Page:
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Port Cities: The working Thames - The 'Great Eastern' as a cable laying ship
PortCities London

The 'Great Eastern' as a cable laying ship

Introduction
 

Great Eastern as a cable ship.
View full size imageThe Great Eastern cable ship in 1869. © NMM

The Great Eastern was a giant steam ship designed by Isambard Kingdom Brunel (1806-59). When she was launched at Millwall in 1858 she was the largest ship in the world. Although the design of the Great Eastern was groundbreaking, Brunel's mighty vessel was considered a commercial failure as a passenger liner.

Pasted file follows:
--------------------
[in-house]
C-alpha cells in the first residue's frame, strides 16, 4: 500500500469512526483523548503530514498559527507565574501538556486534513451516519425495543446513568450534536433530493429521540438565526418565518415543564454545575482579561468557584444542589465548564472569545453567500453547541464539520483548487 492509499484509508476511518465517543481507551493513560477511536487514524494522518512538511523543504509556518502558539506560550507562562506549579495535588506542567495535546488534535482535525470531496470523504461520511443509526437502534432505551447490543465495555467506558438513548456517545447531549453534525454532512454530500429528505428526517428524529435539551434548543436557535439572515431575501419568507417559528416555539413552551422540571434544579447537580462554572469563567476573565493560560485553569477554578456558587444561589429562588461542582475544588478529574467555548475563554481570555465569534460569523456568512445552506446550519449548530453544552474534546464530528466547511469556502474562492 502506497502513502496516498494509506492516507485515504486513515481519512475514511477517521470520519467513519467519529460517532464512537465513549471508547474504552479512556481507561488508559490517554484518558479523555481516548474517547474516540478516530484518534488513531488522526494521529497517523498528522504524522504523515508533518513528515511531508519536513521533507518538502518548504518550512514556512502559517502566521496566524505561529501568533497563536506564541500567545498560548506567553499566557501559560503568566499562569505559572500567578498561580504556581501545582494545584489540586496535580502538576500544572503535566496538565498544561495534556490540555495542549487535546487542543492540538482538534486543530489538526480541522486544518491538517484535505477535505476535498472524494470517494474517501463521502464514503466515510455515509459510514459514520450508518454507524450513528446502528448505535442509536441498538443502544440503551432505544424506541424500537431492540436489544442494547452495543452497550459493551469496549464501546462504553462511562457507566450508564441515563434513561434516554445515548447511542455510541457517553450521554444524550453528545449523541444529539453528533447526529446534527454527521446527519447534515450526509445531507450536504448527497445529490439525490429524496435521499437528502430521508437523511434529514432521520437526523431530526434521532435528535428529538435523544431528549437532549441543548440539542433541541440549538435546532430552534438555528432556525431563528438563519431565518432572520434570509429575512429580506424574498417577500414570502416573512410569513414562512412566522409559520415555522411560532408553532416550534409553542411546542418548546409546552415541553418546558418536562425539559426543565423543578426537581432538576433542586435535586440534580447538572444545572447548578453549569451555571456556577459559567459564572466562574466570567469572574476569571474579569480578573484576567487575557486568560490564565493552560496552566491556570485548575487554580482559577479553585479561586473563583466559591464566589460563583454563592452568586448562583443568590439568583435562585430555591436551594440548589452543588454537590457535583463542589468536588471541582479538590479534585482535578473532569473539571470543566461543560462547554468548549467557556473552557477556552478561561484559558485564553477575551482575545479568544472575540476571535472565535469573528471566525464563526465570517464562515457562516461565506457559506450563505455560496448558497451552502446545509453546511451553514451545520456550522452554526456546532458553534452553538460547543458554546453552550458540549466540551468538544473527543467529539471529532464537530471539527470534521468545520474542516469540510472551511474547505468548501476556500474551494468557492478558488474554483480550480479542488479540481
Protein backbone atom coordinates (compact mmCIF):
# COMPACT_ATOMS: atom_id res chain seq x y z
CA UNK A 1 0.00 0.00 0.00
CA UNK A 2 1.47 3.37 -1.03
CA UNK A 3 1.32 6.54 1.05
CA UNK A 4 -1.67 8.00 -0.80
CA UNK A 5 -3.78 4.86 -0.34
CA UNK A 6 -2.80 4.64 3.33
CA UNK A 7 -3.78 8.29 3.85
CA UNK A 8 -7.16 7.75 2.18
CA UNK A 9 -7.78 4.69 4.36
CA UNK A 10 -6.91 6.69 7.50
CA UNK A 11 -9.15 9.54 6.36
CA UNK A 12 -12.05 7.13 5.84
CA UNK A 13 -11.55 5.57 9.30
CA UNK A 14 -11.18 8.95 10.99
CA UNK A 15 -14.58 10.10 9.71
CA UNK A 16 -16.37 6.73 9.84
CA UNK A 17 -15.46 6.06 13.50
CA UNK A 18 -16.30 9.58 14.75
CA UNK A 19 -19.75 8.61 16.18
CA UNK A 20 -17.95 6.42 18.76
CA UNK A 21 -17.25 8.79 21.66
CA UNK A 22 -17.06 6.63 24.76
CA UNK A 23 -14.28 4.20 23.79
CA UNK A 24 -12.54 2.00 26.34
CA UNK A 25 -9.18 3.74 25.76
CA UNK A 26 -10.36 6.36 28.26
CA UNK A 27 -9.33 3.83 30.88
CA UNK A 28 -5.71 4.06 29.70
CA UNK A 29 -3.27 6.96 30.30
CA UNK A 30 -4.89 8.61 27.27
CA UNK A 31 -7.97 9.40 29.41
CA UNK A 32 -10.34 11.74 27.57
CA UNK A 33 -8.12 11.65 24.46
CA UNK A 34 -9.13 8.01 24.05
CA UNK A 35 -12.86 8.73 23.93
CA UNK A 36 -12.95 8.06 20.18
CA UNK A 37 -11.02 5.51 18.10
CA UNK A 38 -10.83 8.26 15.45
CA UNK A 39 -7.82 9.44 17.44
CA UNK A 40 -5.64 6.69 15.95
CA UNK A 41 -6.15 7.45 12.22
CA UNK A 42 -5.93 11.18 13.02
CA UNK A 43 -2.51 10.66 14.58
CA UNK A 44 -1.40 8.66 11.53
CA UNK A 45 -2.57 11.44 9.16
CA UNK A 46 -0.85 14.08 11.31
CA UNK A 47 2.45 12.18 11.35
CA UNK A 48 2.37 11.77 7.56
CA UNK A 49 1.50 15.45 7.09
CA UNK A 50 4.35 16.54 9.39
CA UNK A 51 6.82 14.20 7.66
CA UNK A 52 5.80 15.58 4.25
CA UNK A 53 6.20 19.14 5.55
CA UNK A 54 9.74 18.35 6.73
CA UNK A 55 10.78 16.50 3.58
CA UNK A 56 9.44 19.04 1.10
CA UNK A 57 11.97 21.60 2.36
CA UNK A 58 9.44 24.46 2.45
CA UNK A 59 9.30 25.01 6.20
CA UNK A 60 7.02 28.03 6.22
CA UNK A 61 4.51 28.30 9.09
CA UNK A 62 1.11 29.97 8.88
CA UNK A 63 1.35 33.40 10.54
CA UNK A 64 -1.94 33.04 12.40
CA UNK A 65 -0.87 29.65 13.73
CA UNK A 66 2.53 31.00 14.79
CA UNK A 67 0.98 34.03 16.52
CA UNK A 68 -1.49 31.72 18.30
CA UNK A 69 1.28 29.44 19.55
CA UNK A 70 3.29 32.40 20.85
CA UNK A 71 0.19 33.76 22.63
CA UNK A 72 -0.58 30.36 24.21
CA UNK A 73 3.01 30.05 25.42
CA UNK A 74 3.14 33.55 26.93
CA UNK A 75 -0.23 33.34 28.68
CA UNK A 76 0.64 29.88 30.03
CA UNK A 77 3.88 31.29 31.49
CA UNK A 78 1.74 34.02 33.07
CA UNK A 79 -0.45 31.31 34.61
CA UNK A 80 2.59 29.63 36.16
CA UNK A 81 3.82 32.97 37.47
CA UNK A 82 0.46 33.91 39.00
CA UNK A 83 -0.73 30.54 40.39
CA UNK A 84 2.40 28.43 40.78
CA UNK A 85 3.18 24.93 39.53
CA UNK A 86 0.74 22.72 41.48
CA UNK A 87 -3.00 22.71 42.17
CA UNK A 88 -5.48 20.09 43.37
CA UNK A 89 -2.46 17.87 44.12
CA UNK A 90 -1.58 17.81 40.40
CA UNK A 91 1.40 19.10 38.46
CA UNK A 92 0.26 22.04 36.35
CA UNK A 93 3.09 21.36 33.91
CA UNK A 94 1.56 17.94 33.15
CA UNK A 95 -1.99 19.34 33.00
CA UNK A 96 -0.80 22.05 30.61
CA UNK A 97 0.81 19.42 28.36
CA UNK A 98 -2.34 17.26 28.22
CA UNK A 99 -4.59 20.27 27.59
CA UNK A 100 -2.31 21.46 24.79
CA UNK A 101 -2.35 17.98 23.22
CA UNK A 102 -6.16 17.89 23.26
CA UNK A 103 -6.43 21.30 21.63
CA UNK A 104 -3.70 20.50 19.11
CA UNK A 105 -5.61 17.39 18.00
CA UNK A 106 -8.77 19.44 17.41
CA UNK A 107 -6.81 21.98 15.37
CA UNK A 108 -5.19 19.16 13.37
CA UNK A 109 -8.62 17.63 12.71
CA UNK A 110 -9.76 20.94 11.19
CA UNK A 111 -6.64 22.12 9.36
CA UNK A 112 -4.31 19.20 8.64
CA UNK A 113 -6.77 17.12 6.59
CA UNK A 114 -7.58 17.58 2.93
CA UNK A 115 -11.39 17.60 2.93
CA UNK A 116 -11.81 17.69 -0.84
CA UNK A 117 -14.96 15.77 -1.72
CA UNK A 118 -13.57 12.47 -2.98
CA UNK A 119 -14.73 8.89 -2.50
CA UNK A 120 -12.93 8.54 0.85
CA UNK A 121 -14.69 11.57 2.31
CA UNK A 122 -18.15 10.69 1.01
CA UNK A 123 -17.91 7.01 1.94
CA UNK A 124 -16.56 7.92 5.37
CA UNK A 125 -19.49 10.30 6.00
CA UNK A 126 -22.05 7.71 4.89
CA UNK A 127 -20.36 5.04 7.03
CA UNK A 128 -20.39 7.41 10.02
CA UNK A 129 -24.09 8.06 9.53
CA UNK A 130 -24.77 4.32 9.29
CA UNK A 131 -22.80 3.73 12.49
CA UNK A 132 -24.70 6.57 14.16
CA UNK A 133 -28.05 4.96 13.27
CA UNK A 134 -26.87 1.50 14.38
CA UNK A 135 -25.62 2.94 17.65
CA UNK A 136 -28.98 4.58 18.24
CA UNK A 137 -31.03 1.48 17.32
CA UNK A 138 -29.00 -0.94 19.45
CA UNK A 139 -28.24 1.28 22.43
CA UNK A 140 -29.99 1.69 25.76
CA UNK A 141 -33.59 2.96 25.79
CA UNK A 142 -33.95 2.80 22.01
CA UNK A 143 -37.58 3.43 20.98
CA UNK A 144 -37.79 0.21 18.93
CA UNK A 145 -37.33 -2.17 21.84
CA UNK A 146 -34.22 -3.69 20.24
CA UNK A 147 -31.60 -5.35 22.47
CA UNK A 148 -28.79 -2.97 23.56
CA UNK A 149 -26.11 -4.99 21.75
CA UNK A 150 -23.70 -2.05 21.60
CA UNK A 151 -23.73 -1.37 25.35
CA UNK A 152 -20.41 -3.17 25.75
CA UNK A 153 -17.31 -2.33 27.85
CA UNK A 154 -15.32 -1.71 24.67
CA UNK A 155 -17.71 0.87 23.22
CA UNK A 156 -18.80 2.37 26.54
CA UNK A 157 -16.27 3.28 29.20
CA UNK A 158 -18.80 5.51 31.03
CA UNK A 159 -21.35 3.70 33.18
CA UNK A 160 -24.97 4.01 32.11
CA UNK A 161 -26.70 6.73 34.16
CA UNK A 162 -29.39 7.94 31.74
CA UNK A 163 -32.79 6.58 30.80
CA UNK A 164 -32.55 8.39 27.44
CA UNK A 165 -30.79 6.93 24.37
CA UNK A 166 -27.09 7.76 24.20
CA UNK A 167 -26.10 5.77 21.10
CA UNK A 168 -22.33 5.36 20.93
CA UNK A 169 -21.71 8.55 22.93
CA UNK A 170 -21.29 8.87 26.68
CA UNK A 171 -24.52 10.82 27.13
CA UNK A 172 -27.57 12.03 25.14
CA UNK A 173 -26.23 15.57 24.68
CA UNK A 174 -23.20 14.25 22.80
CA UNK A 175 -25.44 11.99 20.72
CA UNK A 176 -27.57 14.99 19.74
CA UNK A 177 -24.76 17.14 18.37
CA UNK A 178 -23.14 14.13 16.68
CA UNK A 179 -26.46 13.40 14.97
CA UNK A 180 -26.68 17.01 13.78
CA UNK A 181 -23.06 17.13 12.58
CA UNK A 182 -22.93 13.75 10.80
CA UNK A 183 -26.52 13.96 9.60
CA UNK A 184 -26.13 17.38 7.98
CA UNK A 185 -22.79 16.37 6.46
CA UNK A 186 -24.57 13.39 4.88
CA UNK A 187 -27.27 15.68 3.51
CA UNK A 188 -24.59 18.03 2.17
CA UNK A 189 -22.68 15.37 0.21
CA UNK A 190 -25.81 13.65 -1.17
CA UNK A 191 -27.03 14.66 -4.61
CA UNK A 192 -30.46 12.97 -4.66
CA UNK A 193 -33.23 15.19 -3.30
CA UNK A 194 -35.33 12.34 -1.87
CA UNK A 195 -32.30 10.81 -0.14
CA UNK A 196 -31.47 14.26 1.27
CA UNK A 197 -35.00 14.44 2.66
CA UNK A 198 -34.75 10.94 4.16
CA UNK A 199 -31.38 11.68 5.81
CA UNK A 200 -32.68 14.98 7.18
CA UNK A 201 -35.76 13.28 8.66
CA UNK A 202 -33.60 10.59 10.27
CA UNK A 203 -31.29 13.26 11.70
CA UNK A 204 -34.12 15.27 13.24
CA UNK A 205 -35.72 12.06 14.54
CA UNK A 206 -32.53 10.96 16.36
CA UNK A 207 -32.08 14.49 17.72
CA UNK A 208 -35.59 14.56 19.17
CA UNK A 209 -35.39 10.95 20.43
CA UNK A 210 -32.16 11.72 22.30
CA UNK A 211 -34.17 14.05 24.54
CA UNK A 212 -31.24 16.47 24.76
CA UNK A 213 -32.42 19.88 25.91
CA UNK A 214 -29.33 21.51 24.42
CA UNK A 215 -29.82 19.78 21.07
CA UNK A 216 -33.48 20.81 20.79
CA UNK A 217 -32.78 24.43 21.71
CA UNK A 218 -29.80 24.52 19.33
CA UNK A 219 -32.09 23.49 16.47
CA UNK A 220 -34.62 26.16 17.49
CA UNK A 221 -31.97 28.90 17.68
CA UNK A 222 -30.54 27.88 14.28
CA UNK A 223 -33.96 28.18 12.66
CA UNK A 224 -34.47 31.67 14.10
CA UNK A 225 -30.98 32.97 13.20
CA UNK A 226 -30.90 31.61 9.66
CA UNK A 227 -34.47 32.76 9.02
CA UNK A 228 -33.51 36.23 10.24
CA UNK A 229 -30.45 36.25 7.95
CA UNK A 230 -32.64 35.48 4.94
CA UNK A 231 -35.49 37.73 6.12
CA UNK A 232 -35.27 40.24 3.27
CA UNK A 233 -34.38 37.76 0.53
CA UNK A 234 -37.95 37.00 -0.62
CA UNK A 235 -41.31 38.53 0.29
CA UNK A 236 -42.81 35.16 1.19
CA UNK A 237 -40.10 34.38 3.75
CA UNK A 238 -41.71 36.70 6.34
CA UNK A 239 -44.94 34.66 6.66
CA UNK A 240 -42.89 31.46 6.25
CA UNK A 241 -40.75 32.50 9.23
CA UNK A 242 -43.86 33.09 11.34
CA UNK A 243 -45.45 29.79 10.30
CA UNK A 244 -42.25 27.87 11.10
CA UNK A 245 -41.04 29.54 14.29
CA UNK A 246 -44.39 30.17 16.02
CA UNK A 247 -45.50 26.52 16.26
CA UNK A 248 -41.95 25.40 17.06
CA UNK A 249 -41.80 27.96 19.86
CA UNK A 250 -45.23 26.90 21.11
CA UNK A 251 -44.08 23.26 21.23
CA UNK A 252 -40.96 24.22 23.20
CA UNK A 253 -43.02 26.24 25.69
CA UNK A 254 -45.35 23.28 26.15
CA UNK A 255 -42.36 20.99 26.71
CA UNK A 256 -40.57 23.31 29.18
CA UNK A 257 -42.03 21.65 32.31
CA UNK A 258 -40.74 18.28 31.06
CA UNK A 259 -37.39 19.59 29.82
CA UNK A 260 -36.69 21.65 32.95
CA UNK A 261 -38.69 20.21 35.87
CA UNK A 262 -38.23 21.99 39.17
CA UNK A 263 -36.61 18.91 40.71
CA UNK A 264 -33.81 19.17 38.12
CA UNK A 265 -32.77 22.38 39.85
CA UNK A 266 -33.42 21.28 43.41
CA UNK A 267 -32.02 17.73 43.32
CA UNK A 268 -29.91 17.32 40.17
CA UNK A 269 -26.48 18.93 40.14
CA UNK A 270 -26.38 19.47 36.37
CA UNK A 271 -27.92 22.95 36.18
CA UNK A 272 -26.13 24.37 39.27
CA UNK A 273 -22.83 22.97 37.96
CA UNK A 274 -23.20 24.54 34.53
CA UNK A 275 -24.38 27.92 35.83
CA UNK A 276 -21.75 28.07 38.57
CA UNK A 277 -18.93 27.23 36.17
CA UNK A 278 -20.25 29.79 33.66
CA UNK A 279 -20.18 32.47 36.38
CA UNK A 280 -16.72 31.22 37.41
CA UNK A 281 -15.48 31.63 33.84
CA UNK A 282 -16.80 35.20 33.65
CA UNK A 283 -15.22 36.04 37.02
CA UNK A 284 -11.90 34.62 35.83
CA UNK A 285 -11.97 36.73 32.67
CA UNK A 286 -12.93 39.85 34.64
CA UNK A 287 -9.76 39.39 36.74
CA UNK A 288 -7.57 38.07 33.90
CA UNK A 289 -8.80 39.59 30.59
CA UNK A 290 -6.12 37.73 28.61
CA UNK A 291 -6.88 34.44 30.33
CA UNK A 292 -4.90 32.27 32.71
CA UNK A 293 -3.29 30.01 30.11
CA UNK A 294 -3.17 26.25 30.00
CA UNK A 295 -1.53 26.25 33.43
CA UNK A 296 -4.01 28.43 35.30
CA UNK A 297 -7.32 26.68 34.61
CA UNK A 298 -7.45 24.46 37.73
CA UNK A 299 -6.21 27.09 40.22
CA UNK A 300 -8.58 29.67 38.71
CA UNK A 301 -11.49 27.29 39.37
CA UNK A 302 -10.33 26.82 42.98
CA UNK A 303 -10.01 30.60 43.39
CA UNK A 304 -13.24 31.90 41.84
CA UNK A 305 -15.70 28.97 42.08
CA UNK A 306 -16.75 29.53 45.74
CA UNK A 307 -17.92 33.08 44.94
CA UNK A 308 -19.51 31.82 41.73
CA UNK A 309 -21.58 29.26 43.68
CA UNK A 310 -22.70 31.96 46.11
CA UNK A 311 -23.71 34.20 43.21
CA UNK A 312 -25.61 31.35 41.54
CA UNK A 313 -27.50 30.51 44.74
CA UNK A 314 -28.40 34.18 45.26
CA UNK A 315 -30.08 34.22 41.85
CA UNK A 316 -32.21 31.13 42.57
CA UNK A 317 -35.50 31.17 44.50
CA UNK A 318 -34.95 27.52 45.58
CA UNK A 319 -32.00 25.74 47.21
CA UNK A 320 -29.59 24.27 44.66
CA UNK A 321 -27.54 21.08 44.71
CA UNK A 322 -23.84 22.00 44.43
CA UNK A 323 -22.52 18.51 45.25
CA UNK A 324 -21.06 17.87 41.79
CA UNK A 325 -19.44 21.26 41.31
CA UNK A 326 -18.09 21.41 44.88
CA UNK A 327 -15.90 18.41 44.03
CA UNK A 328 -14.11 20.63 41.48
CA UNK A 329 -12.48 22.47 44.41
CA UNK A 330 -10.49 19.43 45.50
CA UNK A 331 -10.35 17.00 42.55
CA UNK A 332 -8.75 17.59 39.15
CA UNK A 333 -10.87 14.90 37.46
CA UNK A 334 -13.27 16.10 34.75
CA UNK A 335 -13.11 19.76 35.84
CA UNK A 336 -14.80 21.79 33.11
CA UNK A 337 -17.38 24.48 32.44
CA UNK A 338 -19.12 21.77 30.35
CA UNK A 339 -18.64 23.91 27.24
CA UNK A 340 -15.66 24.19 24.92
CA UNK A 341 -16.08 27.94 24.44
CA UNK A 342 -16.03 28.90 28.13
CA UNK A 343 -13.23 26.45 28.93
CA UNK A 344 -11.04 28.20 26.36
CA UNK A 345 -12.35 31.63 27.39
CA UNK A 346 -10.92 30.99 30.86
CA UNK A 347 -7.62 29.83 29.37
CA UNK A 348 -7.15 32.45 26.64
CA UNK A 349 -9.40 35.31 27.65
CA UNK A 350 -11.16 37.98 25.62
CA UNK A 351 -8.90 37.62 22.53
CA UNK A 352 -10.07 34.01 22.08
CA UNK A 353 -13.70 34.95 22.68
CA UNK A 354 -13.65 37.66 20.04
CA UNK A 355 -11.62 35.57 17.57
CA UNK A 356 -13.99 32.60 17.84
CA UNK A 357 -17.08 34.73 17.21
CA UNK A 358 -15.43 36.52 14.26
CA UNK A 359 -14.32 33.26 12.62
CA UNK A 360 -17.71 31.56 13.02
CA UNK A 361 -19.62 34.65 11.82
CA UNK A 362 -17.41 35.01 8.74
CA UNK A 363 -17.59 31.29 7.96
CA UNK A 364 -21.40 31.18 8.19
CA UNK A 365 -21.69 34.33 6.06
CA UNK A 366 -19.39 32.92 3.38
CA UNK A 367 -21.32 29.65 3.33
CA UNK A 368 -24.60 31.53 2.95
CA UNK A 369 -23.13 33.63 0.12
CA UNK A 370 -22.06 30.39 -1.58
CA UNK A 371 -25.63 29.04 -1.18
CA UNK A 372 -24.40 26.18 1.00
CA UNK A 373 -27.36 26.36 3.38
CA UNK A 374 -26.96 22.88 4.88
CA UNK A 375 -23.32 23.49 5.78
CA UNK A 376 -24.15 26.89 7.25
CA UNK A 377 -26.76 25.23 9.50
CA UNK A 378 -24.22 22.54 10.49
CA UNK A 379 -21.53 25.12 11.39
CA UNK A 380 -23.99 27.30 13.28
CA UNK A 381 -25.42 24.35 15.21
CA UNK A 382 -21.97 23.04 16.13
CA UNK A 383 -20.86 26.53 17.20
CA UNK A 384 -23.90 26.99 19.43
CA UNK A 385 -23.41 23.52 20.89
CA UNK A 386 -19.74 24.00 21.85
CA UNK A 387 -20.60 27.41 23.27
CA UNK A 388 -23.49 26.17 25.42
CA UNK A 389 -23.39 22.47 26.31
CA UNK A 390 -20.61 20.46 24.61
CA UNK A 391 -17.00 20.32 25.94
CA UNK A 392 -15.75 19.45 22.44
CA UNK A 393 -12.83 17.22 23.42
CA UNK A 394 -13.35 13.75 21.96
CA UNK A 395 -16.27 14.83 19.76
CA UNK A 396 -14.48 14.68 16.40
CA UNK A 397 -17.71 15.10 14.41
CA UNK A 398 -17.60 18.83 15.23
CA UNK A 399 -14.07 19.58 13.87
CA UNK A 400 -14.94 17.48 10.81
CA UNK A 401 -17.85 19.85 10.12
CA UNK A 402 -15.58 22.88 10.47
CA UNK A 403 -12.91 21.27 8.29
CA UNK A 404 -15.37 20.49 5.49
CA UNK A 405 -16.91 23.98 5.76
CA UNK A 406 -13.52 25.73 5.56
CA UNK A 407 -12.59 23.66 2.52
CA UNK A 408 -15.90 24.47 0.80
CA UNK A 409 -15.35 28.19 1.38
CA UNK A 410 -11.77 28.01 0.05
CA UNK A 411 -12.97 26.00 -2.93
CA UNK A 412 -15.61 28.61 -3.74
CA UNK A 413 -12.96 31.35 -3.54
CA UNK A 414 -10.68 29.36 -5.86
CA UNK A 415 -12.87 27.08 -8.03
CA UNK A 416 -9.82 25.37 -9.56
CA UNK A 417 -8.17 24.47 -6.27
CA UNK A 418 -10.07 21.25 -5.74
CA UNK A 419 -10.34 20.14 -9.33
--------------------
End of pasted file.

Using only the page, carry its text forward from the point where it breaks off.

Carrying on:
A piece of 19th-century telegraph cable.
View full size imageA piece of 19th-century telegraph cable. © NMM
After being laid up in 1864, the Great Eastern was sold for £25,000 (the equivalent of about £1.3 million today), a fraction of its original cost, to a Greenwich-based cable-laying company.

This next stage of her career was by far the most successful. From 1865 to 1872 she laid four telegraph cables under the Atlantic, and others to link Bombay and Aden.

 





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